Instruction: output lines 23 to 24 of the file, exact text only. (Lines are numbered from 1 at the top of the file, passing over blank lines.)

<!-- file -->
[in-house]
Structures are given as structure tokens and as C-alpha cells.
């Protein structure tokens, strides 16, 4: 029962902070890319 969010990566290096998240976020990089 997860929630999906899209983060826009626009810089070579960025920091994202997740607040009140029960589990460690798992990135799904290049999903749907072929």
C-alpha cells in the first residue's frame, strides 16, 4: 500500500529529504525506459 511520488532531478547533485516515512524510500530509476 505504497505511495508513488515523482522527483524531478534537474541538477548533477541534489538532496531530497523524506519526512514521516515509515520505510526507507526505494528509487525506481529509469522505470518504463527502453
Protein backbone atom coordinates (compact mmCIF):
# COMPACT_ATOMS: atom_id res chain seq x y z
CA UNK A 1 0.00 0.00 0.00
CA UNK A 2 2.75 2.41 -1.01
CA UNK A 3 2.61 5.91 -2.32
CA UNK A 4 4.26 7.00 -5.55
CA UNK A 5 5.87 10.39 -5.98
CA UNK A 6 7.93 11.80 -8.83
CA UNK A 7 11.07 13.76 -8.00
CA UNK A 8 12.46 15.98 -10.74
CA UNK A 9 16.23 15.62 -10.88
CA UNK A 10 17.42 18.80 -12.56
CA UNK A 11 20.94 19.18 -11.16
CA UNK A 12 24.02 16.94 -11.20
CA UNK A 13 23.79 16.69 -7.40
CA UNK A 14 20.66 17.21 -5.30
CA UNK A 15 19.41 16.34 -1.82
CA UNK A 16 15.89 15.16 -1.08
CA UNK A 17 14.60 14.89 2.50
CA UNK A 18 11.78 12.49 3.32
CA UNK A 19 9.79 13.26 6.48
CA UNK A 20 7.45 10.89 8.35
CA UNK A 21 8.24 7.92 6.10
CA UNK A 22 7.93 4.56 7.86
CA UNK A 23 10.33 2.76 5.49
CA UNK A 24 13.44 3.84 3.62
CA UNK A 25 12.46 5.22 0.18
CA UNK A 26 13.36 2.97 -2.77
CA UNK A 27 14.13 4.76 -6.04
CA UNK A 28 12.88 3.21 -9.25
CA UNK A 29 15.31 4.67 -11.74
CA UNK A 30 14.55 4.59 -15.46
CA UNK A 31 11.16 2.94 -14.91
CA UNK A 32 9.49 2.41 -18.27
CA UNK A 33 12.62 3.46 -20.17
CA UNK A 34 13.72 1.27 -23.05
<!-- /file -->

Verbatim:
CA UNK A 17 14.60 14.89 2.50
CA UNK A 18 11.78 12.49 3.32